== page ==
A candy bar, made almost entirely from nougat, is a useful model for exploring how temperature affects a rock's response to stress. Together with their teacher, students compare the candy bar's response to stress to other materials explored previously (e.g. rubber bands and Marble Tongs). From this they see how different materials respond to the same stress. Building on this, students also explore how temperature can affect the deformation of the same material undergoing the same stress. The discussion at the conclusion of the demonstrations ties the concepts of deformation to faulting (earthquakes) and folding of rocks.
Students will be able to:
Video lecture on how temperature controls mechanical behavior of materials, including rocks. A Big Hunk candy bar is used as a model. The cold candy bar is brittle whereas the warm candy bar is ductile or "plastic".
Video lecture about elastic rebound and brittle material in the crust using a yardstick as a mechanical analog. This demonstrates elasticity, brittle fracture, and why it is difficult to predict earthquakes.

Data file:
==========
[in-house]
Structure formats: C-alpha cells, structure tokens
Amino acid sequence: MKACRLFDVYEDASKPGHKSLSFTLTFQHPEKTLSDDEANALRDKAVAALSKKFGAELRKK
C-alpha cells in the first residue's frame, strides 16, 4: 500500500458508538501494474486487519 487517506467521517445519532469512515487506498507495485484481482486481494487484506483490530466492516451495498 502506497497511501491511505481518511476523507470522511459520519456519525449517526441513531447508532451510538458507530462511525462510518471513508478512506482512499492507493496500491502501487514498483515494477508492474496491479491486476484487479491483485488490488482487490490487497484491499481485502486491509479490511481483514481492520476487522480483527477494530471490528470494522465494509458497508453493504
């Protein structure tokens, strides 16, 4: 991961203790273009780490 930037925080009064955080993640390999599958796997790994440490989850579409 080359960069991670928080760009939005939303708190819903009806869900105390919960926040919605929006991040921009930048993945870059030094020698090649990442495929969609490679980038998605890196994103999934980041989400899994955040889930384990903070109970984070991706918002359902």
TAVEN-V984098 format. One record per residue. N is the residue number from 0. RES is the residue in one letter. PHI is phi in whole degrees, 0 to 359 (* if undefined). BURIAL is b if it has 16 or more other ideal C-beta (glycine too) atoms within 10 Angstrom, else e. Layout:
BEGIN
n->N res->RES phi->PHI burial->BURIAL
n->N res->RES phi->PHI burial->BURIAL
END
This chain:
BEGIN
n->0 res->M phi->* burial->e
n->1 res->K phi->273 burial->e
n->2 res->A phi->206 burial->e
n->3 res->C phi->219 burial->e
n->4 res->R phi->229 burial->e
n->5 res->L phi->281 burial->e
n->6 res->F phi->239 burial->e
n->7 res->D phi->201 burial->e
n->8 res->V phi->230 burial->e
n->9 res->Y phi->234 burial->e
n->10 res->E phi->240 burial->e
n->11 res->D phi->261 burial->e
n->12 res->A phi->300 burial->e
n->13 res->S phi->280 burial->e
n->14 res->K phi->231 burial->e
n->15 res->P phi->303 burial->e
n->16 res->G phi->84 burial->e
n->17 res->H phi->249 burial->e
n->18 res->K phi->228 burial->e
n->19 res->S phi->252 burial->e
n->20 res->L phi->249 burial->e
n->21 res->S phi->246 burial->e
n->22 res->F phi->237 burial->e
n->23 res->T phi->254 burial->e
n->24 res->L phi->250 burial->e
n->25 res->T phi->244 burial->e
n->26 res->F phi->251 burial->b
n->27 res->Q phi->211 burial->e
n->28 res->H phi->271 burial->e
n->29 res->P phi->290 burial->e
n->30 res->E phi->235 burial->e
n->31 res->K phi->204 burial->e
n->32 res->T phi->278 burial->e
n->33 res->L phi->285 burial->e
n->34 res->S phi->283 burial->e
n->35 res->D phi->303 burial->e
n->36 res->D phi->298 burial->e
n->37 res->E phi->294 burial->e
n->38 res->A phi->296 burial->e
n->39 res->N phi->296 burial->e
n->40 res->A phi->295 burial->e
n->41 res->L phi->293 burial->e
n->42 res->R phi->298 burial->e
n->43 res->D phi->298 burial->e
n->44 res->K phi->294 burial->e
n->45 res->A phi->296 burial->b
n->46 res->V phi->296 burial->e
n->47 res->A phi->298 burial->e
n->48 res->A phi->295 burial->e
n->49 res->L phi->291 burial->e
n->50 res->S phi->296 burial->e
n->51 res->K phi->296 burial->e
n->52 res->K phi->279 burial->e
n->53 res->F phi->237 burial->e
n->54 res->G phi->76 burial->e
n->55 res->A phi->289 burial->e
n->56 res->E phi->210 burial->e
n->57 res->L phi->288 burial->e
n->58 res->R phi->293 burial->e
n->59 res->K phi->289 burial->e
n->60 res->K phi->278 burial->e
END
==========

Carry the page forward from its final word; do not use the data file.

This demonstration shows that rocks are elastic by squeezing a slit core of rock.
Through a demonstration lead by the teacher, the discrepant concept of rocks exhibiting elastic behavior is physically illustrated with an easily obtained, inexpensive model.
Using a block-and-sandpaper model, students collaborate in small groups to investigate how energy is stored elastically in rocks and released suddenly as an earthquake (the earthquake cycle). This activity emphasizes the role of mechanical models in understanding and testing ideas in science.
In this activity students will evalaute Silly Putty and Oobleck, both of which demonstrate proprieties of both solid and liquids, as a potential concrete model for Earth's Asthenosphere.
The Earth has 3 main layers based on chemical composition: crust, mantle, and core. Other layers are defined by physical characteristics due to pressure and temperature changes. This animation tells how the layers were discovered, what the layers are, and a bit about how the crust differs from the tectonic (lithospheric) plates, a distinction confused by many.